Beomeosa Temple in northern Busan as it appeared in 1933.
Hello Again Everyone!!
Beomeosa Temple, in northern Busan, is beautifully located on the eastern slopes of Mt. Geumjeongsan. First established in 678 A.D. by the famed Uisang-daesa (625-702 A.D.), Beomeosa Temple means “Fish from Heaven Temple,” in English. The name of the temple refers to the creation myth that surrounds the temple. And like so many temple myths in Korea, this one is an interesting one. According to legend, there is a water well with golden water inside it at the top of Mt. Geumjeongsan. Purportedly, golden fish rode a rainbow down from the heavens to inhabit this well. So it’s from its scenic location that Beomeosa Temple gets its name.
Beomeosa Temple became known as one of the ten great temples of the Hwaeom sect in Korea in history. Now, Beomeosa Temple belongs to the largest Buddhist order in Korea, the Jogye-jong Order.
At one point in its history, during the Goryeo Dynasty (918-1392), Beomeosa Temple had a thousand monks that called the temple home. Later, during the Imjin War that lasted from 1592 to 1598, Beomeosa Temple was one of the first prominent temples to be destroyed by the invading Japanese. A decade later, in 1602, Beomeosa Temple was reconstructed. Shortly after its reconstruction, fire would destroy Beomeosa Temple, once more. So in 1613, Beomeosa Temple was rebuilt. And it’s from this date that the now historic temple buildings date back to like the Daeung-jeon main hall and the Jogyemun Gate.
In more recent years, and after Japanese Colonization, Beomeosa Temple would grow to be one of the sixth largest temples in Korea. It’s also undergone numerous renovations throughout the years like the reconstruction of the Cheonwangmun Gate in 2012 after an arsonist destroyed it in 2010. Also, the Boje-ru pavilion was rebuilt at the end of 2014, replacing a conference hall that blocked the once historic view towards the Daeung-jeon main hall.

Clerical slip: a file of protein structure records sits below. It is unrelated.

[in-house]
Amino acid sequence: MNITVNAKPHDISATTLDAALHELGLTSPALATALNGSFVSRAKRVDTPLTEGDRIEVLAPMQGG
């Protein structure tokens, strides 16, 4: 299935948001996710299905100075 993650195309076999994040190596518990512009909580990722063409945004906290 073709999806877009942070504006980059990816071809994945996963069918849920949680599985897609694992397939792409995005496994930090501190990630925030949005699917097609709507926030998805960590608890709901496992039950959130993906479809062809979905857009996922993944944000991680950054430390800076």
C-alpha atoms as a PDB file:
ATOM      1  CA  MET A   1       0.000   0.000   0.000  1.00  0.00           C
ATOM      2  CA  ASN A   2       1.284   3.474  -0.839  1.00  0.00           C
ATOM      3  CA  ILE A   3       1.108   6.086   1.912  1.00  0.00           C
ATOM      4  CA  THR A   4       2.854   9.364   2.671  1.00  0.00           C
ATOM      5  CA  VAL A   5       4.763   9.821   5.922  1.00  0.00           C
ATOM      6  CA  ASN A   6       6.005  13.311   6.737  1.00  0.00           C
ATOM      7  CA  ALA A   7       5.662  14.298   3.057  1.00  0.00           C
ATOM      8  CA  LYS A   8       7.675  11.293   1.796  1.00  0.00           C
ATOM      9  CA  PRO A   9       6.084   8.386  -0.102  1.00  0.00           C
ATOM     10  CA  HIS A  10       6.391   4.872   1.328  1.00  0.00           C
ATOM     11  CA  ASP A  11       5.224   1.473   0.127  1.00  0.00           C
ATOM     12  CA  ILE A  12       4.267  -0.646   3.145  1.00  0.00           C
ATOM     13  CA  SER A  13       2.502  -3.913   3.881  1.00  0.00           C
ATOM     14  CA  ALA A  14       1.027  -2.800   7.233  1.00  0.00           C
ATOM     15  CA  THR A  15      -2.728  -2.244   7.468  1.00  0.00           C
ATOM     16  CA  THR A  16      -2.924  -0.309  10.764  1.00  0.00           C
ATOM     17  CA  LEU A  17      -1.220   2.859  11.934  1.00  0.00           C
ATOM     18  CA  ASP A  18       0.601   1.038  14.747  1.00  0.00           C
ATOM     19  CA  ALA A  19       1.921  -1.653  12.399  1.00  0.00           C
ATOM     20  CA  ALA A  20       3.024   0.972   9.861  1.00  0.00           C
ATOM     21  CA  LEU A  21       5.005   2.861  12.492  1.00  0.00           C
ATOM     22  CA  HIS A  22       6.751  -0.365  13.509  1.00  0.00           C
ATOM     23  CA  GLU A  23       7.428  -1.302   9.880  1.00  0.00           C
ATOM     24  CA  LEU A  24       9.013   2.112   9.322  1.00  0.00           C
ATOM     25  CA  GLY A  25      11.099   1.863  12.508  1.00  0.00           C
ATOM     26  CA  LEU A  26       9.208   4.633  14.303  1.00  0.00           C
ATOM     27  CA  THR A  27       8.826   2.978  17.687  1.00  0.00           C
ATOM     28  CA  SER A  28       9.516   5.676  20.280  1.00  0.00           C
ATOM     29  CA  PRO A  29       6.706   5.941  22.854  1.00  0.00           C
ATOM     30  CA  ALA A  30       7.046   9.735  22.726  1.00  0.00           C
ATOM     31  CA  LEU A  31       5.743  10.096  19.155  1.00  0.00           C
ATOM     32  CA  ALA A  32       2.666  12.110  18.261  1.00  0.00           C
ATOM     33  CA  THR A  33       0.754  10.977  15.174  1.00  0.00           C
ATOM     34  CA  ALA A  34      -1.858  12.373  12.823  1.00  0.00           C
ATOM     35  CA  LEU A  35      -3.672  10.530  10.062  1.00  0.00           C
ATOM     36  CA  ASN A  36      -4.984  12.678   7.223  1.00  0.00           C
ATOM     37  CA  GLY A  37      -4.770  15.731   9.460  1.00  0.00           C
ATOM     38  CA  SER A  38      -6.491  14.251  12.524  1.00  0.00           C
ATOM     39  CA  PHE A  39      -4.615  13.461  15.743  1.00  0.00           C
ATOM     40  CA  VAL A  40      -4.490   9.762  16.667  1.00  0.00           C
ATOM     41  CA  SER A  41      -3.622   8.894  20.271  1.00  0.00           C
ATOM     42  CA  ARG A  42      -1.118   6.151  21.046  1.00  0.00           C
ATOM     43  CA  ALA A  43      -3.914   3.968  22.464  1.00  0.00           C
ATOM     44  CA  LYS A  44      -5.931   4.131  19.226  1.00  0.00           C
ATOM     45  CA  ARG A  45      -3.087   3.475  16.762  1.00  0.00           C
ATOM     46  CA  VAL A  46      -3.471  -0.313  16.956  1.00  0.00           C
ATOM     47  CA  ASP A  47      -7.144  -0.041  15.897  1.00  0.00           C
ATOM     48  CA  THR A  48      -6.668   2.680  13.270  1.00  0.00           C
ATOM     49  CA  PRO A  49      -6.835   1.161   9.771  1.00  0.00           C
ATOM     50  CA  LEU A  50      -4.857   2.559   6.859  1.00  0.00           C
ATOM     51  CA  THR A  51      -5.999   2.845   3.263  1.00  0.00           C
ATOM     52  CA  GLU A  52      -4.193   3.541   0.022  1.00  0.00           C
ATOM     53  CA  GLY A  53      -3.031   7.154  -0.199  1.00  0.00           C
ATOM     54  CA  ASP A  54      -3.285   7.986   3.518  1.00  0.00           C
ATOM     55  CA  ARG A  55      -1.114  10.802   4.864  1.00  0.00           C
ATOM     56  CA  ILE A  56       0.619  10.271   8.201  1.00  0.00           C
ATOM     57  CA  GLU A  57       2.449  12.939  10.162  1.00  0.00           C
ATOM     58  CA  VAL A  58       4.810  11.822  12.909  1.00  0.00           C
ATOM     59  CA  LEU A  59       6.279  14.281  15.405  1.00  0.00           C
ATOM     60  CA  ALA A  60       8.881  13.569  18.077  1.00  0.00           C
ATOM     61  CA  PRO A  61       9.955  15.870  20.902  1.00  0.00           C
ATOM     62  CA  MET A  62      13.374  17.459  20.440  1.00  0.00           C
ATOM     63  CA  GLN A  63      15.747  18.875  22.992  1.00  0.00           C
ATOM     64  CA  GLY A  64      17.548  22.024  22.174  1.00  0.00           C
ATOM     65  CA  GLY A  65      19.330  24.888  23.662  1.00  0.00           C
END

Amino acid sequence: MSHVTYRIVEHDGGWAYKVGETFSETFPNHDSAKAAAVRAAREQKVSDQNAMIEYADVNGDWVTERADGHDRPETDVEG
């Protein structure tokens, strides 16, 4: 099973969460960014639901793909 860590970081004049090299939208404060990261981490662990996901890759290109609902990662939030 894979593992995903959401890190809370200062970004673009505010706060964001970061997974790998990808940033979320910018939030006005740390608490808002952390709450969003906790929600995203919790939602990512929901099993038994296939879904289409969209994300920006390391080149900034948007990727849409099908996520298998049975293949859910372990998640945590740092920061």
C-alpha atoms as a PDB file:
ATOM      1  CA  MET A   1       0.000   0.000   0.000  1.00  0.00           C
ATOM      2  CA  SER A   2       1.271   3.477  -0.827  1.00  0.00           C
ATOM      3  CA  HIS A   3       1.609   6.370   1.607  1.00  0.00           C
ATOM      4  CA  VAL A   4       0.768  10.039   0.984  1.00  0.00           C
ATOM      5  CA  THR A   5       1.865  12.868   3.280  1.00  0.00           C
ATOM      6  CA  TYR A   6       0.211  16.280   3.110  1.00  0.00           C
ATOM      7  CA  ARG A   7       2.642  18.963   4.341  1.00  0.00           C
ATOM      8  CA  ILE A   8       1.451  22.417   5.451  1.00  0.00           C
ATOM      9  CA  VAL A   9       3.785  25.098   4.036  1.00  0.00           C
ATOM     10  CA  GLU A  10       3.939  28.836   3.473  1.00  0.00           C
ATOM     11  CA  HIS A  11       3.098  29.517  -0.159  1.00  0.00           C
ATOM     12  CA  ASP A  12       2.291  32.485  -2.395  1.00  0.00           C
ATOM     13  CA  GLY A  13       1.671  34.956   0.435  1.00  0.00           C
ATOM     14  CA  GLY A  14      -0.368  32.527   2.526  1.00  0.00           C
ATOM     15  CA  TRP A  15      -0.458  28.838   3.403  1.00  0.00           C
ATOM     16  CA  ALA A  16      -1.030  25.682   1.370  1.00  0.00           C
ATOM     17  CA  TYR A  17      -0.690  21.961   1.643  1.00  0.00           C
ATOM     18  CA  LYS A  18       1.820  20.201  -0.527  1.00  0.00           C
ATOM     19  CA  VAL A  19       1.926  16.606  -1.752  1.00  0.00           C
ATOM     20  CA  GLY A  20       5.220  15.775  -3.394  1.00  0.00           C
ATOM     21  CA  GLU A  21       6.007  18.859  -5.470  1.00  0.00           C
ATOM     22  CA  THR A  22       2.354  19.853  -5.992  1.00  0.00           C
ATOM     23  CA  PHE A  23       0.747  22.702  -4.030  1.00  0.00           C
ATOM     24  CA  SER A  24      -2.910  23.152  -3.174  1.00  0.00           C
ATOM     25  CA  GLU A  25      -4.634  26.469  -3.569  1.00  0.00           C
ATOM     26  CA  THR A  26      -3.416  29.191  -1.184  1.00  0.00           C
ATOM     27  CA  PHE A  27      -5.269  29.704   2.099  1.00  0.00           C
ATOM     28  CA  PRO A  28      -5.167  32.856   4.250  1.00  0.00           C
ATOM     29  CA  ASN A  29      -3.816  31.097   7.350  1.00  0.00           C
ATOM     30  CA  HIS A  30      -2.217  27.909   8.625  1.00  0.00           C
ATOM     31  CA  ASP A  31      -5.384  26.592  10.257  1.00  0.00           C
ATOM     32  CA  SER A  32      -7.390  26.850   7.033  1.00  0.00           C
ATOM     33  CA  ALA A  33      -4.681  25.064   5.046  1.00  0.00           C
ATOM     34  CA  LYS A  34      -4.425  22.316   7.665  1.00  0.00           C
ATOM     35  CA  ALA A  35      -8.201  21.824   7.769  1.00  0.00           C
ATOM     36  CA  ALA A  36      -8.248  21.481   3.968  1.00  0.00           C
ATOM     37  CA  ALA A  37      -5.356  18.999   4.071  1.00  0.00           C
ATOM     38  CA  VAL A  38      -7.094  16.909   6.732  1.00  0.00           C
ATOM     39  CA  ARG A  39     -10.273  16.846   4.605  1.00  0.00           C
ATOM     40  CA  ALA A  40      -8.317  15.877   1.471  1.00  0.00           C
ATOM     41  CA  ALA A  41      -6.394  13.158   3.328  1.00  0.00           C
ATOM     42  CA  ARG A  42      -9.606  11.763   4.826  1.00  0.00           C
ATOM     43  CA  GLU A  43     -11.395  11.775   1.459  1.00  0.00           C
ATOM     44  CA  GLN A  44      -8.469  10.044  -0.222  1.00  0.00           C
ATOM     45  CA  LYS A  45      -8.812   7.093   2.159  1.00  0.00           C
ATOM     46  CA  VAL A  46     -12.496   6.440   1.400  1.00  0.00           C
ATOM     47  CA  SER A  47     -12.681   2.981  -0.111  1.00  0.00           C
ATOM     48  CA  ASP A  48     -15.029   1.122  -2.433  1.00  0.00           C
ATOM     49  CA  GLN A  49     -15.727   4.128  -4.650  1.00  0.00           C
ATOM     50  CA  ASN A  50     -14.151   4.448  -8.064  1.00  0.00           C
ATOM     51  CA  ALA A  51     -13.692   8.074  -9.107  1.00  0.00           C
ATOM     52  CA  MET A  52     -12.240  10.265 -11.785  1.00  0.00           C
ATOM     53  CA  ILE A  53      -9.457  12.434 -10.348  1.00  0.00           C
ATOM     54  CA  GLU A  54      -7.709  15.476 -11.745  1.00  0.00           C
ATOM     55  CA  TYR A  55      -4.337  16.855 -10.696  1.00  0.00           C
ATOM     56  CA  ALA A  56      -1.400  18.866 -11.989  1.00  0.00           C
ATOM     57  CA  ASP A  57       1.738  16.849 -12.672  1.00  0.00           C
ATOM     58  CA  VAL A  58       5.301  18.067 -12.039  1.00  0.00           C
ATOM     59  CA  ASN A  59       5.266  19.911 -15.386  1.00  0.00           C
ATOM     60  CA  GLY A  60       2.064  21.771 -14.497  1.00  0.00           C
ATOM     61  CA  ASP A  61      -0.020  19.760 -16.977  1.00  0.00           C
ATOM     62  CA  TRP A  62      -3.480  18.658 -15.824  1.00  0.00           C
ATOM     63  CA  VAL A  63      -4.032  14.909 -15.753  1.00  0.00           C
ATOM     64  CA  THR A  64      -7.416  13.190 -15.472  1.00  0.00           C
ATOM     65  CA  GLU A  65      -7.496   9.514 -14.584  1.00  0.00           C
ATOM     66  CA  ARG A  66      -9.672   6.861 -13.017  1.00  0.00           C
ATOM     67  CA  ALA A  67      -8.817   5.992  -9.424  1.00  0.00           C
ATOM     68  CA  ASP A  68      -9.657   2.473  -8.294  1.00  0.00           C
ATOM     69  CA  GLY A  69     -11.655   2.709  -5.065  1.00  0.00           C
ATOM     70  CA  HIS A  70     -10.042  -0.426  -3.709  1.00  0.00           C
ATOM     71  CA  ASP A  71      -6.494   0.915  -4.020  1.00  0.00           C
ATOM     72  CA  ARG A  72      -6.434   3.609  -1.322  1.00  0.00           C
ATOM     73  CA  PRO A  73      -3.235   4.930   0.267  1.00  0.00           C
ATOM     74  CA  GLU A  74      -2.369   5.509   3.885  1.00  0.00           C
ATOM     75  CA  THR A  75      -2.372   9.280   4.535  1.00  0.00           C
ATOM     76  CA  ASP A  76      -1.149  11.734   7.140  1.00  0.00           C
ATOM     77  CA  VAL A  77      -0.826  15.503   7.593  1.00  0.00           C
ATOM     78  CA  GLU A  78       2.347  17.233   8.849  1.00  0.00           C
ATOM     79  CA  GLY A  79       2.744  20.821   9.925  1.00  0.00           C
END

In total, Beomeosa Temple houses four Treasures.
The entry Jogyemun Gate in 1933.
The outside view of the Boje-ru pavilion in 1933.
A look at its architecture.
The Jong-ru bell pavilion in 1933.
The historic Daeung-jeon main hall in 1933.
The three tier pagoda in the main temple courtyard in 1916.
It’s joined by the Seokdeung lantern in 1916, as well.
The craftsmanship of the Daeung-jeon main hall.
The main altar inside the Daeung-jeon.
A look around the interior of the Daeung-jeon.
The Biro-jeon Hall in 1933. This hall houses Birojana-bul (The Buddha of Cosmic Energy).
A look up at some of the architecture on the Biro-jeon Hall.
The Gwaneum-jeon Hall. Housed inside is Gwanseeum-bosal (The Bodhisattva of Compassion).
The latticework and eaves on the Gwaneum-jeon Hall.
The Myeongbu-jeon Hall in 1933.
An up-close of the Myeongbu-jeon Hall.
Beomeosa Temple in 2011.
The Jogyemun Gate during the spring of 2015.
The view from the Boje-ru pavilion down on the Bulimun Gate and the Cheonwangmun Gate in 2015.
The historic three tier pagoda and Gwaneum-jeon Hall in 2015.
The Daeung-jeon Hall in 2005.
And a look around the interior of the Daeung-jeon Hall in 2005.